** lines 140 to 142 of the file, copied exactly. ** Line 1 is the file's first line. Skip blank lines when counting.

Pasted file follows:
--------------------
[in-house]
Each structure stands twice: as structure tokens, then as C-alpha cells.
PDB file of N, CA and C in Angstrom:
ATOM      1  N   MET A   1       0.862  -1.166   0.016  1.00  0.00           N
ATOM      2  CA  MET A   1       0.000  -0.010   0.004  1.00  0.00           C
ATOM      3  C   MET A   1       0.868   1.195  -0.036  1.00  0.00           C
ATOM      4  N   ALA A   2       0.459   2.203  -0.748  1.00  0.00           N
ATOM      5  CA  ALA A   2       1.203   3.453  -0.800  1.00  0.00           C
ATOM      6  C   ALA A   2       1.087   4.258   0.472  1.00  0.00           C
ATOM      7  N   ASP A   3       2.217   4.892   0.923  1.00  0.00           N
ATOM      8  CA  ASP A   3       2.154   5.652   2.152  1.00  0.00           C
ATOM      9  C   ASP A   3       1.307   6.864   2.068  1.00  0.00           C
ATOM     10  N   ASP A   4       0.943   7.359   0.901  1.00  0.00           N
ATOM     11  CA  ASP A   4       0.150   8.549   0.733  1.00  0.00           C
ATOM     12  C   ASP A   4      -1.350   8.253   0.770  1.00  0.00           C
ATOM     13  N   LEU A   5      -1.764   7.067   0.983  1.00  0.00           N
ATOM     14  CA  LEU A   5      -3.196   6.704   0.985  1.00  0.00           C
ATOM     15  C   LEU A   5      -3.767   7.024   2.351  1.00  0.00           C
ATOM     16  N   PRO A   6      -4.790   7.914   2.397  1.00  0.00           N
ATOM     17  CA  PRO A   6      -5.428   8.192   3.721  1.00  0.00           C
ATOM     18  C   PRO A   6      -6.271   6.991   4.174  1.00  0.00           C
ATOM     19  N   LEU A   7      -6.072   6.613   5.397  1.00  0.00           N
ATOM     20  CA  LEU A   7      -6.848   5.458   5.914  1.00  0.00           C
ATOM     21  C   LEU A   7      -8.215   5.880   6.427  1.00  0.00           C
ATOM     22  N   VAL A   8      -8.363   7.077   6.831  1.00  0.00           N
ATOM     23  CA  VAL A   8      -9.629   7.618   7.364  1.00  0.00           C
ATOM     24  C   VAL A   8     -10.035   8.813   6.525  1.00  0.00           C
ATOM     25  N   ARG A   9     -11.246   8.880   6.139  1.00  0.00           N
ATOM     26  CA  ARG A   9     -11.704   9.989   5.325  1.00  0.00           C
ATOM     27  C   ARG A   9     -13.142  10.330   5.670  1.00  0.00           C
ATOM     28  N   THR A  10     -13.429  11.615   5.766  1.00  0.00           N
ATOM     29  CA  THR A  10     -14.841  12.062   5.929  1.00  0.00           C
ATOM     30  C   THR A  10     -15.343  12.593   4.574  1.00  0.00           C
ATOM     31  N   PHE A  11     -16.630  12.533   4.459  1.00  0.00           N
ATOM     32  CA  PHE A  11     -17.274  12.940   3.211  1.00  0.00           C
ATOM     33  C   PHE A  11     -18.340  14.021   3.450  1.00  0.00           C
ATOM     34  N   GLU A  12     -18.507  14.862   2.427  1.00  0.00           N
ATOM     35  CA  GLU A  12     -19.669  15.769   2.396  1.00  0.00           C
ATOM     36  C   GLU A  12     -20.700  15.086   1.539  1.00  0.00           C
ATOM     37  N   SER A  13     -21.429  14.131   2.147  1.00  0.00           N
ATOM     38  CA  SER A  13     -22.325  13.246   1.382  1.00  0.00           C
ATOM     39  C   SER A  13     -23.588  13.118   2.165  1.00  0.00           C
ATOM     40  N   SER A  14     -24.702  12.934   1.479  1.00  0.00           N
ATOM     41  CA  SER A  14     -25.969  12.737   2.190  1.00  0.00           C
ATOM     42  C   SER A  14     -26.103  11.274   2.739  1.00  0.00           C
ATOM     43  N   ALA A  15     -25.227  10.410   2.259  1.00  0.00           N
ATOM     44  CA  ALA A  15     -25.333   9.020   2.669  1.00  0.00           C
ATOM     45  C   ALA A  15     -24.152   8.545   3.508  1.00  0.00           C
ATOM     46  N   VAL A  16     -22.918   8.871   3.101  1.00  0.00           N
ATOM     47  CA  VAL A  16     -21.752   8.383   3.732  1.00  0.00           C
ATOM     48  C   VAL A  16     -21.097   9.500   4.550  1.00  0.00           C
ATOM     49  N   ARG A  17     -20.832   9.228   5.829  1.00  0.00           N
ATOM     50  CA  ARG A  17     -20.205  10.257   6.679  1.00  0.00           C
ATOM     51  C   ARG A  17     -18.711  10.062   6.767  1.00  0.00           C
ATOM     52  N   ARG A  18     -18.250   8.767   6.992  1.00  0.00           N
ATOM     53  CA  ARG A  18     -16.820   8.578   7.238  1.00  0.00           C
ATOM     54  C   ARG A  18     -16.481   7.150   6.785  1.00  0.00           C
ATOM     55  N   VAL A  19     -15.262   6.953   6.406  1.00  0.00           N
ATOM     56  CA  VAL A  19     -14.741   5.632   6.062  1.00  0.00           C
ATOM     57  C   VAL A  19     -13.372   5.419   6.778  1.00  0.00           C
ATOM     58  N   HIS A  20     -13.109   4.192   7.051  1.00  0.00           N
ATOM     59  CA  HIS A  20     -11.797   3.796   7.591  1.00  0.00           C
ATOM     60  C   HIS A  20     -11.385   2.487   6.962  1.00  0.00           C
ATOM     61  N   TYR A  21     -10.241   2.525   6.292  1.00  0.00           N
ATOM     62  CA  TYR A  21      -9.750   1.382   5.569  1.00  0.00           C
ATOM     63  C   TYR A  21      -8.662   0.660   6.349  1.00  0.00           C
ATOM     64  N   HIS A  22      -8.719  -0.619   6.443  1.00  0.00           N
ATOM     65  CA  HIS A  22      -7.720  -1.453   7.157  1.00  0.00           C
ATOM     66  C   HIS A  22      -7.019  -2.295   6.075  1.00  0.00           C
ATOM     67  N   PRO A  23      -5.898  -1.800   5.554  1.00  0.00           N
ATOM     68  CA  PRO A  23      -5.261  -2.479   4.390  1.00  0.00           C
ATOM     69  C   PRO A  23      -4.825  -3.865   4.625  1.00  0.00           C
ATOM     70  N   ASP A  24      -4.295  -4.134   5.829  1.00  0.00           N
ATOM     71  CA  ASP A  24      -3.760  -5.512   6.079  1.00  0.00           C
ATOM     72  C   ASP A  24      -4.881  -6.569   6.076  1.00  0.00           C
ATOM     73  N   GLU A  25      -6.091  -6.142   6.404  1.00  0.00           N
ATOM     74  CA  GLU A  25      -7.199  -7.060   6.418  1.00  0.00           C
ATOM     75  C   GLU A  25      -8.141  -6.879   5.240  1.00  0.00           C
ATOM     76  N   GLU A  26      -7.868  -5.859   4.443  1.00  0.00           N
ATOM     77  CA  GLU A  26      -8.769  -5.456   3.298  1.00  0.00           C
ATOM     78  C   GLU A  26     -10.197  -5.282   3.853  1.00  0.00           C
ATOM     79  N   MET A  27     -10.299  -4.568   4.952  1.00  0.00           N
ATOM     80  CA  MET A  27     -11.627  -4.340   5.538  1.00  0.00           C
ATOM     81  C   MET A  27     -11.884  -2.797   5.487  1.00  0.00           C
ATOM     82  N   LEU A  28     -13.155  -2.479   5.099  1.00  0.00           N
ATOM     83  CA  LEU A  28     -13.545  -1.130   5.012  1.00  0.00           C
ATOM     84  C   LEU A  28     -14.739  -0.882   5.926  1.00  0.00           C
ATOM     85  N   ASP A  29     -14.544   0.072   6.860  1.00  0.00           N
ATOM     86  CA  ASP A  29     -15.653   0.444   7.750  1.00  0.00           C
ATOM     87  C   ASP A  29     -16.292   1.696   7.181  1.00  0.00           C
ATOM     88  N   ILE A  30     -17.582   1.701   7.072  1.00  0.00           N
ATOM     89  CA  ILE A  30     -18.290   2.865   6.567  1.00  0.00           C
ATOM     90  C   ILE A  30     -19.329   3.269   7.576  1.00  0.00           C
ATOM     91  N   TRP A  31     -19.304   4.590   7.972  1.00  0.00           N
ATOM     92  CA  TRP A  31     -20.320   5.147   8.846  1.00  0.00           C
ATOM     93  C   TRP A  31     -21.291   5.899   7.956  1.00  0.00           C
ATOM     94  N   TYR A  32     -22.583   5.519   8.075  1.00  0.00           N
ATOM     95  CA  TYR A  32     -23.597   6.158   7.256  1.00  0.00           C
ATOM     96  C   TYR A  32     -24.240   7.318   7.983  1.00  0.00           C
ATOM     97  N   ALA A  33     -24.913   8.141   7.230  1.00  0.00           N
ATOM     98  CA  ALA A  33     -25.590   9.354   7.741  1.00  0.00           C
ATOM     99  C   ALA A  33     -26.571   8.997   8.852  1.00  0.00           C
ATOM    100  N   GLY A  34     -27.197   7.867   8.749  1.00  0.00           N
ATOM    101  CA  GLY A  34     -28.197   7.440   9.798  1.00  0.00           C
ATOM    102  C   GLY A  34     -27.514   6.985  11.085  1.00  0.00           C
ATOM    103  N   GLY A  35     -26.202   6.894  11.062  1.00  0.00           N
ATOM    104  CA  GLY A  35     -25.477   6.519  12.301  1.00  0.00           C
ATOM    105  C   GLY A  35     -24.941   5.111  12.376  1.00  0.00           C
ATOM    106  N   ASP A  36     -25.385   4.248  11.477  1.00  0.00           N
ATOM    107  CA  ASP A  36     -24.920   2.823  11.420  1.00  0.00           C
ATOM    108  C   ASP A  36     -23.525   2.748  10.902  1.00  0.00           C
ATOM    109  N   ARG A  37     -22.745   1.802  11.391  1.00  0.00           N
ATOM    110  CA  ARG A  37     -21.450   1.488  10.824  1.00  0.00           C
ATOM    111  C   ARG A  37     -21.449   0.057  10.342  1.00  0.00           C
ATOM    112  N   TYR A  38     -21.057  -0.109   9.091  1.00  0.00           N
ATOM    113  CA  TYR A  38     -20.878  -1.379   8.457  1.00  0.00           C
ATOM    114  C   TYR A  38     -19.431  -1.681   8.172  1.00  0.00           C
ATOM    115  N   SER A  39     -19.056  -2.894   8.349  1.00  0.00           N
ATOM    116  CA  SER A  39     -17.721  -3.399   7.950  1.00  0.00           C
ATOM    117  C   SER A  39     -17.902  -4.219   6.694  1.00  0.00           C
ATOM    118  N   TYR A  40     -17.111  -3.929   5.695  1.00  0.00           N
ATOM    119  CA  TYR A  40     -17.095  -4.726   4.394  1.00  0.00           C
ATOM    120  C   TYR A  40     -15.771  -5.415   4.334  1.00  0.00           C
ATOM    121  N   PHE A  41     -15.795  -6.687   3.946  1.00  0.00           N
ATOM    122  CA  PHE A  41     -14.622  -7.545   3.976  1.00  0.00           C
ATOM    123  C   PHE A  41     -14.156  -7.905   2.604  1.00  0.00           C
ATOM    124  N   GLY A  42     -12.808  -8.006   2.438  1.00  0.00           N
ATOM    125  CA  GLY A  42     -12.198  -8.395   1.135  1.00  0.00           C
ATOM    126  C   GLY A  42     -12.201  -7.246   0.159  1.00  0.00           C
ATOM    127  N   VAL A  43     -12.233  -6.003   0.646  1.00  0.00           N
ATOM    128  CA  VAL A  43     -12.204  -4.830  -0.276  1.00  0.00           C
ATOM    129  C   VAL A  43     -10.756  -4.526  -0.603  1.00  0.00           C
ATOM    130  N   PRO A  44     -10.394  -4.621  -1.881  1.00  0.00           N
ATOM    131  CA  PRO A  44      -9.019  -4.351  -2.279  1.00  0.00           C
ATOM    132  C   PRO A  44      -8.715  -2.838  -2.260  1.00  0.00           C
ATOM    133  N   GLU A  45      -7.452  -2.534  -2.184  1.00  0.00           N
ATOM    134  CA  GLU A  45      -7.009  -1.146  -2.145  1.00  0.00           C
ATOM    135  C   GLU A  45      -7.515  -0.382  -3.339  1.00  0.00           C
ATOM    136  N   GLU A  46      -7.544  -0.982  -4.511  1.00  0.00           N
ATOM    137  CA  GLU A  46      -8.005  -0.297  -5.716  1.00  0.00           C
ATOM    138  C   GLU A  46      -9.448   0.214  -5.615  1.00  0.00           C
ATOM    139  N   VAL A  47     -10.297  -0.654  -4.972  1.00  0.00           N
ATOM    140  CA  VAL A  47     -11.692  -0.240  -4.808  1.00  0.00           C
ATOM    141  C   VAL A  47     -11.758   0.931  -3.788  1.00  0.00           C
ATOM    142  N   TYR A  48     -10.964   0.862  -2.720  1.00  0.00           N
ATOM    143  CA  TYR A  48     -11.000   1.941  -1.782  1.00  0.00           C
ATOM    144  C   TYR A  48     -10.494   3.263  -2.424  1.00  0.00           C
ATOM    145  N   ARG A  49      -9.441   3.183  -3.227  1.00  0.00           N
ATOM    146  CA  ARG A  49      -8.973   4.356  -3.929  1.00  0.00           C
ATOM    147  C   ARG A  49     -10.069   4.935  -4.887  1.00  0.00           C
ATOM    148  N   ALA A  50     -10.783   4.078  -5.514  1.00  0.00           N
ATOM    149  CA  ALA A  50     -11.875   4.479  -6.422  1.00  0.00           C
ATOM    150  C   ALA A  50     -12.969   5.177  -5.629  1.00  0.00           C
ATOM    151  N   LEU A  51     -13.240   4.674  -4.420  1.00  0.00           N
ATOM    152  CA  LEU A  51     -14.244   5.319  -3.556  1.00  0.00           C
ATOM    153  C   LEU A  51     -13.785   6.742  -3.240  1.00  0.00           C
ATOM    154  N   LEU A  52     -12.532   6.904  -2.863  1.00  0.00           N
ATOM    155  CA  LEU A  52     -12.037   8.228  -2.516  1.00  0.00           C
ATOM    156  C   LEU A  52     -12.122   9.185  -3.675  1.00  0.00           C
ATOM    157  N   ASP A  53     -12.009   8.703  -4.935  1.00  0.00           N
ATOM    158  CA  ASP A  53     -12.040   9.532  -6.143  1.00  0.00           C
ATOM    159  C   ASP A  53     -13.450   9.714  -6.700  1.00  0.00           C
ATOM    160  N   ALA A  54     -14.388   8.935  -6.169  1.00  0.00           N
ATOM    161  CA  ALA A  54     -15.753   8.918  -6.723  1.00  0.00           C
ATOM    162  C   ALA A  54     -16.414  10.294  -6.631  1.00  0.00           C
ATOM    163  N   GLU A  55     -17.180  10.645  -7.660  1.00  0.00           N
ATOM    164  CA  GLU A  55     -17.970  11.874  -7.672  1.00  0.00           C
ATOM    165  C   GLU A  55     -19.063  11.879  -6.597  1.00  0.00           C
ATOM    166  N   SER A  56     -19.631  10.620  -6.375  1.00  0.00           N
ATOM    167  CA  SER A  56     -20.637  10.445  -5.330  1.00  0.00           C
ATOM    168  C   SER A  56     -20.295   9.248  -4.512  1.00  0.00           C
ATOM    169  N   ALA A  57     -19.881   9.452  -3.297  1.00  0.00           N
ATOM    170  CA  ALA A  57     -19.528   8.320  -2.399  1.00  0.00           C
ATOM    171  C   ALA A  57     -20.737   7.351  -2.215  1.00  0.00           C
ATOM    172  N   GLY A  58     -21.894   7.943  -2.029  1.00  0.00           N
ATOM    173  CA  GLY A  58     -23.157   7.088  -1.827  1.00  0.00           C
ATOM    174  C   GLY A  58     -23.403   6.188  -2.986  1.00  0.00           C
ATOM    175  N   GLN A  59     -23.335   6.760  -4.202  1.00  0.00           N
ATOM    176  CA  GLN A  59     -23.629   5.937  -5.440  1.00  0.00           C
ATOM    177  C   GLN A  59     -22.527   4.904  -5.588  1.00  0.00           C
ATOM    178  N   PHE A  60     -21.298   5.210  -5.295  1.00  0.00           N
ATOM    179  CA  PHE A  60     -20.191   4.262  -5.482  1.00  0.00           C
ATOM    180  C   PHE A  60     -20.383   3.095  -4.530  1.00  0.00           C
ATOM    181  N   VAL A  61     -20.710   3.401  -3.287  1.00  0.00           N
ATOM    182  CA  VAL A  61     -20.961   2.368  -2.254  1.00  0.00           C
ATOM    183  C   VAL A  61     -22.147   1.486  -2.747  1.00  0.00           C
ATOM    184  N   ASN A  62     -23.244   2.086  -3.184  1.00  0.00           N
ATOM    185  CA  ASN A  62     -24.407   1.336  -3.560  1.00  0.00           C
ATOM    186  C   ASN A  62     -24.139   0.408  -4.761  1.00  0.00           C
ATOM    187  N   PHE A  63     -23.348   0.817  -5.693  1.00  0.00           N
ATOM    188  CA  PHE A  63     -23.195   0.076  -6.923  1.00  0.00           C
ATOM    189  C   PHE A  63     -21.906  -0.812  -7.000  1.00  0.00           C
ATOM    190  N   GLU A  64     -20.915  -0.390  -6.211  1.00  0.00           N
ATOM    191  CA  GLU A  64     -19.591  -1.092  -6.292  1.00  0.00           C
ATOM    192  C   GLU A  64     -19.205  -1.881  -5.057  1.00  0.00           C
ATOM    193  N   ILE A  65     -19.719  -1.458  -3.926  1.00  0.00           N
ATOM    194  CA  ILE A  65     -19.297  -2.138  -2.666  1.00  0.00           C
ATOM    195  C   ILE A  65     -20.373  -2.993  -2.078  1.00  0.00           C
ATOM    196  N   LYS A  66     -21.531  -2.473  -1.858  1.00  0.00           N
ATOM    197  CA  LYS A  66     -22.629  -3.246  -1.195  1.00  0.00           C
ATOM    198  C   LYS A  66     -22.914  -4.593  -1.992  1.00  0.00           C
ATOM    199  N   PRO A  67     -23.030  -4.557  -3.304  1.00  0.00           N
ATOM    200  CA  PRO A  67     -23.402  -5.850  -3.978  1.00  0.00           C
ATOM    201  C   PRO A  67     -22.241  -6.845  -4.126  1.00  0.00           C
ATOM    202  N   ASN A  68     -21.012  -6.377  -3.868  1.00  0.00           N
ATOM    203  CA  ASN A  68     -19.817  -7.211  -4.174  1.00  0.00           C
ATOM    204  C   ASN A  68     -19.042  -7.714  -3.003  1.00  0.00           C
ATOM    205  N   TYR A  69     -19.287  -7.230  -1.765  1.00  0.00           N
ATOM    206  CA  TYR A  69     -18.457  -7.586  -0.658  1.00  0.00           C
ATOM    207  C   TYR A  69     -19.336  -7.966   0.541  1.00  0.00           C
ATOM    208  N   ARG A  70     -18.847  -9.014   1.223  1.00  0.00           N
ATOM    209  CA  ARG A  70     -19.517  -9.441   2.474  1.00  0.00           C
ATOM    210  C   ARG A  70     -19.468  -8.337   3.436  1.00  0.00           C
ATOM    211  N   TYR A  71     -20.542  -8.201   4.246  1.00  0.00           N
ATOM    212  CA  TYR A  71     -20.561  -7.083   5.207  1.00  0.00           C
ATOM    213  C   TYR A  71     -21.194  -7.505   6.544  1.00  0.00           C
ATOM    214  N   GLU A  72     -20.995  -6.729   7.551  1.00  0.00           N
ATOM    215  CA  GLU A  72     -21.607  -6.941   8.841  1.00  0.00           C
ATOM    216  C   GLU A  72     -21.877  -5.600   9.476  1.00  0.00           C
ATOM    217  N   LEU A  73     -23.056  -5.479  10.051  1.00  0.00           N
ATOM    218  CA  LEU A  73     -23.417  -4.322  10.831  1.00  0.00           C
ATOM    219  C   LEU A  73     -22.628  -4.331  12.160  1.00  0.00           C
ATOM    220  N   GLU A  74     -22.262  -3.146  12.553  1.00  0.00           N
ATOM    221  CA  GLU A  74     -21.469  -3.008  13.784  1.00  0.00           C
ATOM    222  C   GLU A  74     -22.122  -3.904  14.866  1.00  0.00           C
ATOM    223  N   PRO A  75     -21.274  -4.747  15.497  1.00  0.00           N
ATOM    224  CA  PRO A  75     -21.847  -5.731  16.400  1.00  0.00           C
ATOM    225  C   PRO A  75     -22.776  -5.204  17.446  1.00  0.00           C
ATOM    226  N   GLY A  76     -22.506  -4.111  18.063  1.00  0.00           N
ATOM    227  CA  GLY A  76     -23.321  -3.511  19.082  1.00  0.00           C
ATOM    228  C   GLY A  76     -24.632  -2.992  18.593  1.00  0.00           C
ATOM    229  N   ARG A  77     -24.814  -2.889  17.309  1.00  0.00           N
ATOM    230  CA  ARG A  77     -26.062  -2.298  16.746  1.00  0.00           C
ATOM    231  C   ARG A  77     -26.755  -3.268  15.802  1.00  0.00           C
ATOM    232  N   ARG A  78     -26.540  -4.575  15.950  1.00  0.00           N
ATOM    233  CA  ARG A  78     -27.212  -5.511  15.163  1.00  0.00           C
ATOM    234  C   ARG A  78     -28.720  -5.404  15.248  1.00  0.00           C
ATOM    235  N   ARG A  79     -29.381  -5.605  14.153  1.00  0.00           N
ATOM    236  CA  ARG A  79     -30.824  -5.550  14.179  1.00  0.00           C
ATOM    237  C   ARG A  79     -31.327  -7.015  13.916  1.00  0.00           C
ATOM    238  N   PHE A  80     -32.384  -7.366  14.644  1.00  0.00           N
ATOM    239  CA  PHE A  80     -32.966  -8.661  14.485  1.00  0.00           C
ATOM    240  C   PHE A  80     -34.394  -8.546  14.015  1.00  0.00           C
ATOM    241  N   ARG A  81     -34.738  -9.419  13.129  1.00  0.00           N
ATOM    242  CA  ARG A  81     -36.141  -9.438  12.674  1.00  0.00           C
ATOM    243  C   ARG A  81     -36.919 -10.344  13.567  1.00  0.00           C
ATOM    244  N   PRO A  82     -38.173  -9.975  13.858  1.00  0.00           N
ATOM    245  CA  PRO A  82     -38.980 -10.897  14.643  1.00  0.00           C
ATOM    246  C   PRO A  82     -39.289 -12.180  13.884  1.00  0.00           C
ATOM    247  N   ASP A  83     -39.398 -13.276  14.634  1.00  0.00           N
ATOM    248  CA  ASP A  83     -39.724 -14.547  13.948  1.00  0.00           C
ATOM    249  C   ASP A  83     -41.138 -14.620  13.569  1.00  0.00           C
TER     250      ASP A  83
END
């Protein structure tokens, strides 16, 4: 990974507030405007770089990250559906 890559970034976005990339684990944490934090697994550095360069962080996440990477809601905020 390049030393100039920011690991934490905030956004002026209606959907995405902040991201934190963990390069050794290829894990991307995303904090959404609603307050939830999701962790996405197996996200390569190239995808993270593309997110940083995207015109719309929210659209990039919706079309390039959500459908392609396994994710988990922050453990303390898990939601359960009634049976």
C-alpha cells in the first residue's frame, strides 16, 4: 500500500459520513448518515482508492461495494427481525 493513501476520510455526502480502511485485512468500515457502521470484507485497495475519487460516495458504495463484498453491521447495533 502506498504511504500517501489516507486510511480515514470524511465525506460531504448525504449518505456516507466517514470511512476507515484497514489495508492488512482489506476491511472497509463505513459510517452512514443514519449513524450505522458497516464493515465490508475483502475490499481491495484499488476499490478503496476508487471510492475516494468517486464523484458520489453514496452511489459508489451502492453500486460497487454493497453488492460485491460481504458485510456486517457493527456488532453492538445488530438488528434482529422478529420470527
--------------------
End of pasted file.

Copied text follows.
ATOM    137  CA  GLU A  46      -8.005  -0.297  -5.716  1.00  0.00           C
ATOM    138  C   GLU A  46      -9.448   0.214  -5.615  1.00  0.00           C
ATOM    139  N   VAL A  47     -10.297  -0.654  -4.972  1.00  0.00           N